Chat software offers unmatched potential for improving customer service and increasing revenue. Financial services, retail, telecom, and travel companies were early adopters of this technology. Now savvy businesses in all sectors are using chat-based service to attract, win, and keep customers.
As with other technology, chat tools deliver the promised pay-off only if you use them right. This paper describes an 8-step plan to help businesses use chat to maximize the value of interactions in all phases of the customer lifecycle.
Step 1. Know your playing field
Step 2. Create a roadmap
Step 3. Choose the right solution
Step 4. Start small, and start smart
Step 5. Set up your agents for success
Step 6. Watch closely and carefully
Step 7. Measure, refine, and remeasure
Step 8. Communicate
Step 1: Know Your Playing Field
Research can make or break your project. Obvious as it may seem, this crucial step is often either unknown to businesses or skipped in the rush to deploy. This step becomes even more important in the context of chat initiatives, because a critical goal for most such efforts is to provide differentiated service. To set new standards, you need to know:
● Current and emerging trends
● What your competition is doing
● What your customers want
Smart research is a uniquely enabling factor. Not only does it help you define requirements well, it also makes the rest of the deployment easier. You will find yourself constantly using insights gained at this stage.
Know Your Market
Be proactive. Harness the power of new technologies instead of playing “catch-up”. The web is here to stay, and contact centers that have proactively embraced new web-based channels for interacting with customers are earning greater customer satisfaction at reduced costs.
Read about chat customer service trends and success stories. Keep in mind, though, that industry “best practices” may not always translate into best practices for your own operation.
Know Your Competition
You cannot beat the competition if you do not know it. Visit their websites to see if they offer chat-based service and to experience it first-hand. Collect details such as:
● How many of your competitors offer chat on their websites?
● Is the chat option freely available to all users? Or is it provided only on certain pages, or only to premium customers? Is it available only during business hours?
● Are you proactively offered the option to chat with an agent? If yes, is it when you have been on a page for a certain amount of time?
● How long is the wait time in the chat queue? Do they make any effort to engage waiting customers?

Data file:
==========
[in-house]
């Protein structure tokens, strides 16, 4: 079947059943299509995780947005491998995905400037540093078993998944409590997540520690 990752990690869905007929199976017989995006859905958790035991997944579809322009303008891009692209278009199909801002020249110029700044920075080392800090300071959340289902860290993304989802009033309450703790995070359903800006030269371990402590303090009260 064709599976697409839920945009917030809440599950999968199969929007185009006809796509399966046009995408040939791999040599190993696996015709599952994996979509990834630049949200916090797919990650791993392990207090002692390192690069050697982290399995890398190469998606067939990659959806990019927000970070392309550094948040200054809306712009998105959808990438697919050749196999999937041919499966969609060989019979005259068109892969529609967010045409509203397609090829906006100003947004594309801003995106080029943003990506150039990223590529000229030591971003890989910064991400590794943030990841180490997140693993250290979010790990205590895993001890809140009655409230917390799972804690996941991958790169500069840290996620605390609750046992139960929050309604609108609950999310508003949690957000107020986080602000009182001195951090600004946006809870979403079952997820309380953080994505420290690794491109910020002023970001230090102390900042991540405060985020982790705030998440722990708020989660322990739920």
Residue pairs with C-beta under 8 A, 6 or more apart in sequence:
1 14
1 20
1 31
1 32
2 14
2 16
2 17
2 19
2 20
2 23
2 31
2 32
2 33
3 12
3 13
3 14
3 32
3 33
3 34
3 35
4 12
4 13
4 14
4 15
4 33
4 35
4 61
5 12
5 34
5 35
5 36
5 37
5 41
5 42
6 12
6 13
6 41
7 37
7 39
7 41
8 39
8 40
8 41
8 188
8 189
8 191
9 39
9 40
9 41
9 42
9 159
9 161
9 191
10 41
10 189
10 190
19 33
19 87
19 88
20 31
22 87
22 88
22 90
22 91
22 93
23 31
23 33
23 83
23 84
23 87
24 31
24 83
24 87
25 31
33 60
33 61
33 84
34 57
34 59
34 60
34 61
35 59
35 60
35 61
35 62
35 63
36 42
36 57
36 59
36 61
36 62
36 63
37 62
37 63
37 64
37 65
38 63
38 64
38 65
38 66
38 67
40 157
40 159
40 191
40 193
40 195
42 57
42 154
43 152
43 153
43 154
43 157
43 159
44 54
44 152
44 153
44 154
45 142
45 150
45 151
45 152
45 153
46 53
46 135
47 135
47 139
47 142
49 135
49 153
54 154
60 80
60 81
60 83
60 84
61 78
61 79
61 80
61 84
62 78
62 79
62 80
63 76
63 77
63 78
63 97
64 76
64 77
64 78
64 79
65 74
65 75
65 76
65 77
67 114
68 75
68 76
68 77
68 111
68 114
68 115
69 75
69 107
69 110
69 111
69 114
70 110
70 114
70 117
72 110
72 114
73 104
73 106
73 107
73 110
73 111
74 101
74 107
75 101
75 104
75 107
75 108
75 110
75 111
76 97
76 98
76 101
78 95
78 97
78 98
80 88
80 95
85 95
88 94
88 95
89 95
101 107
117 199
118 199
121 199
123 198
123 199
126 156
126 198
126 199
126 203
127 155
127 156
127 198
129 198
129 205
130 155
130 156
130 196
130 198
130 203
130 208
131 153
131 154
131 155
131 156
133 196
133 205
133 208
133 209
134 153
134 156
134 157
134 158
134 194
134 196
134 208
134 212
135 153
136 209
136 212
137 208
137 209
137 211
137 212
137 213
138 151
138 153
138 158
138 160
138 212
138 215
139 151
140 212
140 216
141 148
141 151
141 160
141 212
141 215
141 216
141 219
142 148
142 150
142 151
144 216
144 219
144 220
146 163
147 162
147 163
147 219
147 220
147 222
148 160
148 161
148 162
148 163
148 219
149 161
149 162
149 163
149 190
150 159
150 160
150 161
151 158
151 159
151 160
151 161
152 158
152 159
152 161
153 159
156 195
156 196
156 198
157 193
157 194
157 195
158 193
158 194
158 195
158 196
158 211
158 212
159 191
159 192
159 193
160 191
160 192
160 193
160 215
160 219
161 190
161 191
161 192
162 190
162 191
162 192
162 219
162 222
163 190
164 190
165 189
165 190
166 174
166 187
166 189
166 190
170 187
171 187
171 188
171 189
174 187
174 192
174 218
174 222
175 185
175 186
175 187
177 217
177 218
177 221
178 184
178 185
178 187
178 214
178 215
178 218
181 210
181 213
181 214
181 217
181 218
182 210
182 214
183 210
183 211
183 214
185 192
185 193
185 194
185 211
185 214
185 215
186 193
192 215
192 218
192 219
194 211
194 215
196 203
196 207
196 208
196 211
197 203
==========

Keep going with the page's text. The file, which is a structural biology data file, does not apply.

● How long do the chat sessions last?
● How “informed” do the agents appear? Do their responses have typos? Do they share files and use multimedia resources to help you?
● Was the chat transferred to another agent if needed?
● Are you offered help while filling forms or checking out your shopping cart?
● Are transcripts of the chat sessions sent to you in an email message?
● Does the chat software seem technically robust? Do sessions get disrupted for technical reasons?
This exercise also gives you the customer’s perspective in a way. Note what makes you go “Wow!” and what is just annoying.
Know Your Customer
Customer centricity is particularly important in the context of chat initiatives. To be able to fully use the real-time nature and rich collaboration capabilities of this channel, make sure cost reduction is not your only priority. Instead of thinking of a chat as an expense, see it as a unique opportunity to delight a customer and a great chance to advise the customer about your solutions and upsell. Think win-win - what is good for your customer is good for you too (the importance of customer-centric metrics is addressed later in this paper).
Find out your customers’ interaction channel preferences and the overall market segment you are targeting. For instance, studies show that chat usage is consistently low among customers over the age of 60, both female and male. Conduct a web survey to gain real insight about the interaction preferences of your customers - some email response-management solutions include good web survey capabilities.
It is also important to note language preferences. Does your contact center serve a global customer base? Do you need interaction tools with multilingual capabilities?
Step 2: Create a Roadmap
Businesses often jump into technology evaluation and selection even before they have decided on the business goals of an initiative or the metrics for success. If you do not know what you want out of an endeavor, your chances of success are remote. Clarity of purpose, shared goals, and customer-oriented metrics distinguish world-class contact centers. What is your organization’s mission? Do your chat customer service goals match the company’s business goals for the next 12 to 24 months?
A roadmap helps ensure that every purchase fits into the larger picture. In fact, businesses can no longer afford to implement interaction-channel silos because customers expect to move from one channel to another transparently, often in the course of the same interaction. Consider the most cost-effective way of providing consistent multichannel interactions - where resources such as customer information, interaction history, and knowledge are shared by all channels. Smart contact centers begin with a roadmap and then add channels and tools one by one, according to plan - building on the success of rapid, incremental enhancements.